The Health Benefits of Honey
Honey also hosts a horde of antioxidants.. A study published in the Journal of Agricultural and Food Chemistry found that the antioxidant activity of honey is comparable to that of many fruits and vegetables on a fresh-weight basis. And while you likely will not devour a cup of honey in lieu of broccoli, the golden liquid makes an antioxidant-rich alternative to sugar. Generally, the darker the honey, the higher its antioxidant content. Other factors that can influence antioxidant content, particularly within a species, include climate, soil, processing, handling and storage.
Honey’s wound-healing properties are among its most impressive medicinal qualities. A study published in the journal Burns found honey salve healed superficial burns more quickly and effectively than a standard treatment of silver sulfadiazine. Another study examined the therapeutic effects of honey applied to surgical incisions following Caesarean sections and abdominal hysterectomies. Compared with patients treated with a standard solution of iodine and alcohol, those treated with honey were infection-free in fewer days, had a reduced hospital stay and experienced accelerated wound healing with minimal scar formation.
Honey helps heal wounds in several ways. Its thickness provides a protective barrier against germs, and honey naturally absorbs fluids in wounds, helping to prevent the growth of bacteria and fungi. Raw honey also contains an enzyme called glucose oxidase. When the enzyme mixes with body fluids, it produces hydrogen peroxide and acts as a mild antiseptic.
Bear Foot Honey Farm, a third-generation family honey farm in Santa Rosa, California, offers these instructions for substituting honey for sugar in recipes on its website.
Because of its high fructose content, honey has higher sweetening power than sugar, which means you can use less to achieve the desired sweetness. When using honey as an alternative to granulated sugar in recipes, begin by substituting honey for up to half of the sugar called for in the recipe.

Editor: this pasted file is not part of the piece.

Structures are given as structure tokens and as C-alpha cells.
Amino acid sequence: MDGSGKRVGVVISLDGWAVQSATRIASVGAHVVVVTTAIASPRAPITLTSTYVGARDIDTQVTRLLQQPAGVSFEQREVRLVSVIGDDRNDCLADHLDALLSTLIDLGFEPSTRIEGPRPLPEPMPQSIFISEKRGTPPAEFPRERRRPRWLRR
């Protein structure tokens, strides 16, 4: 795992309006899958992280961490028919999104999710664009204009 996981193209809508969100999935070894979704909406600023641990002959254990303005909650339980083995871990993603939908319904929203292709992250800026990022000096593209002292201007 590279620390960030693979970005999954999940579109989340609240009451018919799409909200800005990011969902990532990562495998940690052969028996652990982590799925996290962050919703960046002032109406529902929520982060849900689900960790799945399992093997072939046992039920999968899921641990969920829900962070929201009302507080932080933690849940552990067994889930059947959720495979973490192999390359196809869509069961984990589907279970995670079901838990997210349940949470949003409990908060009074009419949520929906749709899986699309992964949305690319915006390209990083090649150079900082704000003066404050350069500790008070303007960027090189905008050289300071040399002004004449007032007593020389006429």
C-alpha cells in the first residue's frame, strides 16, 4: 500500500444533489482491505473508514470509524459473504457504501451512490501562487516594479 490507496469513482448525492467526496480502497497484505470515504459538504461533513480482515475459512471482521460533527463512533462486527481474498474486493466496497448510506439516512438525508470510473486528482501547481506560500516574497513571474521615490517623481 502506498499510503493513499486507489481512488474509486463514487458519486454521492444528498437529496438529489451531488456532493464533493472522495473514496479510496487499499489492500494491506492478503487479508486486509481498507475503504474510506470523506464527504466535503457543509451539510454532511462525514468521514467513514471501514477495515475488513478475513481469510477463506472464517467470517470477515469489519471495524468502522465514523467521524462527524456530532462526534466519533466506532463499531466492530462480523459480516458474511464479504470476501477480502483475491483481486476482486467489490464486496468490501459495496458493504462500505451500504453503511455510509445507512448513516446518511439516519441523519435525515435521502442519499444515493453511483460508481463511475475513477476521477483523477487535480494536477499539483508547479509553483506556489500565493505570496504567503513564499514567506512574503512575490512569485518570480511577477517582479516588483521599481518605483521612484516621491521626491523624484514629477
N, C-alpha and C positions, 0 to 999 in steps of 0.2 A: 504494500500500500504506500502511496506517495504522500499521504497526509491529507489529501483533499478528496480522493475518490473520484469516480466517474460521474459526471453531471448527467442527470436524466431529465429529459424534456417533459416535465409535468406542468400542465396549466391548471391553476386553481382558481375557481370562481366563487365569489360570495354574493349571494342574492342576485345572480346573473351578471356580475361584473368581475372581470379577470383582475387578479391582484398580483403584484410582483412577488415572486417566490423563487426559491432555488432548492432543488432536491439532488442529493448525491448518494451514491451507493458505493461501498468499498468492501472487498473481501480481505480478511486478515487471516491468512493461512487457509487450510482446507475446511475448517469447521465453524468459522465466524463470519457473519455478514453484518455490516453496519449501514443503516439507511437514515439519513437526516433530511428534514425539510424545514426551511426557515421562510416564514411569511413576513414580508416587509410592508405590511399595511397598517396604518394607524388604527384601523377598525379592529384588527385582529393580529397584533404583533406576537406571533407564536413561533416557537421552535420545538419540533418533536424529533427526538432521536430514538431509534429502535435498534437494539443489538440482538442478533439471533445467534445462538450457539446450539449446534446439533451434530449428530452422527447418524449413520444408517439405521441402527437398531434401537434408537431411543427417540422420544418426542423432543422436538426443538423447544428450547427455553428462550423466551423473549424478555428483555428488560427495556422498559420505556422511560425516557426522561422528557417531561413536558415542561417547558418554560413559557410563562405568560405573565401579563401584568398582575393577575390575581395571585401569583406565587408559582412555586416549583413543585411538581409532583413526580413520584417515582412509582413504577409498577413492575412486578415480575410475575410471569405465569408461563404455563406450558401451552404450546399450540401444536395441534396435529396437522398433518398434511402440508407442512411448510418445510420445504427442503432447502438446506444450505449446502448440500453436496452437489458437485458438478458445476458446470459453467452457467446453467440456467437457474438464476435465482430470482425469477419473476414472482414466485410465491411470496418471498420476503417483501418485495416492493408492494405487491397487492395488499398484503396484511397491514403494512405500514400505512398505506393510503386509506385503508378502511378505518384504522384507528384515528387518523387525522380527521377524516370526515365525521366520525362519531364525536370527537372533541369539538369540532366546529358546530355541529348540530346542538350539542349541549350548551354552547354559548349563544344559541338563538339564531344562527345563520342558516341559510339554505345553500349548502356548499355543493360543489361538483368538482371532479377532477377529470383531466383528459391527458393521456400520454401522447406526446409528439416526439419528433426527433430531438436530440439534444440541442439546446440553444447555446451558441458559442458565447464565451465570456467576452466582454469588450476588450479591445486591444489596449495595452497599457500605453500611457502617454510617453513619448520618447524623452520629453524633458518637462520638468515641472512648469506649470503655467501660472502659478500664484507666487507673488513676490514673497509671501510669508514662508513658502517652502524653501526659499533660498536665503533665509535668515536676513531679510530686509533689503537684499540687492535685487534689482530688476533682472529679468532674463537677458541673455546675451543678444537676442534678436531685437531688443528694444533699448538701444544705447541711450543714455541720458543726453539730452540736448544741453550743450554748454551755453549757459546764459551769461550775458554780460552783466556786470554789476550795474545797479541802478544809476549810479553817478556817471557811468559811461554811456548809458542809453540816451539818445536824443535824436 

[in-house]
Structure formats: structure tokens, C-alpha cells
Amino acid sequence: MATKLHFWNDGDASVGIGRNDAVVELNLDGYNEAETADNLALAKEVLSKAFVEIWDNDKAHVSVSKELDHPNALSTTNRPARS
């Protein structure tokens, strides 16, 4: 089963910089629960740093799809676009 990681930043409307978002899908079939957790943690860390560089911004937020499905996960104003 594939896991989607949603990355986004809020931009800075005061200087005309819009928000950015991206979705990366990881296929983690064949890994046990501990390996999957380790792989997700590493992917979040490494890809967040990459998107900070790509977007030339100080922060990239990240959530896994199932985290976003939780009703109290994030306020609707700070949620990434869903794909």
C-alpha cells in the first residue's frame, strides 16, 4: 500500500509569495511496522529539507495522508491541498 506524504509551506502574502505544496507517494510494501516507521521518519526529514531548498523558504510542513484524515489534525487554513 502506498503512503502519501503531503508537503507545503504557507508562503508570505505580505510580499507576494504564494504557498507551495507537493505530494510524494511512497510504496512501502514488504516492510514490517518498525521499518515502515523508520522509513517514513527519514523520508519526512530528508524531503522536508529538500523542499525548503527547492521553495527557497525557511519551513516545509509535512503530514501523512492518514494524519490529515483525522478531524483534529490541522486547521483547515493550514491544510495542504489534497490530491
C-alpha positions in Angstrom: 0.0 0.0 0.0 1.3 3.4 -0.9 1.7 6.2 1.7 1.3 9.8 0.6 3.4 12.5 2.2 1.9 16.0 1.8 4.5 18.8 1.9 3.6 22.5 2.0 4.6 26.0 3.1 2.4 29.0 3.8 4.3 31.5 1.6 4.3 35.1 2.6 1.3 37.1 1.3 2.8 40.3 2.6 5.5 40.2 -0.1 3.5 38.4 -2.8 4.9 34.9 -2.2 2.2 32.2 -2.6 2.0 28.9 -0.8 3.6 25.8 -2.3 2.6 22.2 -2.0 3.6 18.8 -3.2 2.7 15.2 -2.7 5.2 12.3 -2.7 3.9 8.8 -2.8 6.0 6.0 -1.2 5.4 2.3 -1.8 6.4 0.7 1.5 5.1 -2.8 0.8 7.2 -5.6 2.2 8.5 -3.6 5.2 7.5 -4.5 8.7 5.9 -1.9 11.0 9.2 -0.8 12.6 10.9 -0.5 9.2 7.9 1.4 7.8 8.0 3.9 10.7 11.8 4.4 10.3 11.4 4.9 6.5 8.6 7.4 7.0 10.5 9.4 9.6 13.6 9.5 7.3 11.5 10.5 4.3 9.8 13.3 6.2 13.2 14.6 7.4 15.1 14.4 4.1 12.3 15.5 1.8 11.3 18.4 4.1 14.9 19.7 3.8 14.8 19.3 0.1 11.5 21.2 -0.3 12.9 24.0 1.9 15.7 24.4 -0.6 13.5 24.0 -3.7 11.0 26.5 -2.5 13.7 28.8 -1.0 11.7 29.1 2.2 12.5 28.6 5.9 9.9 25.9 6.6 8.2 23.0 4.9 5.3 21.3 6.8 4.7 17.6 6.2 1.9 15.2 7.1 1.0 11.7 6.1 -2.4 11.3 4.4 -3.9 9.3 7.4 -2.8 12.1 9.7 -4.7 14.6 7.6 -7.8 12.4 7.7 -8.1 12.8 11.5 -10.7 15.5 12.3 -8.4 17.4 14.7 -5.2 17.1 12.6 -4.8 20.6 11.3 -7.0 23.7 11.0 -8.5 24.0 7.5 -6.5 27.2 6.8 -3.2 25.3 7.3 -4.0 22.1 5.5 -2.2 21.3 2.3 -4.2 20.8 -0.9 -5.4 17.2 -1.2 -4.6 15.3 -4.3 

For baked goods, reduce the oven temperature by 25 degrees to prevent overbrowning. For each cup of honey used, reduce the liquid called for by 1/4 cup and add 1/2 teaspoon baking soda.
For more on using honey and other natural sweeteners as an alternative to sugar, read the article “Smarter Sweets.”
“This could be something big.” – Robert Herjavek, Shark Tank Episode 520
So….as we noted in our last blog post, Shark Tank hosted a Kids-Themed Episode this past Friday on ABC. We love Shark Tank and we were especially interested to see how Henry Miller of Henry's Humdingers Honey would do since his business consists of making spiced honey with names like Grumpy Grampa, Naughty Nana, Phoebe’s Fireball and Diabolical Dad. He got shredded by “Mr Wonderful;” Kevin O’Leary, who suggested that this was not a large scale business playing in a small category. In the end, Mark Cuban and Robert Herjavec offered to buy out 75% of Henry’s company for $300k. For a 16-year old entrepreneur that sounds like a pretty good deal. Like all things Shark Tank though, you never really know if a deal is going to go thru. We’ll stay mum on that one till we know more.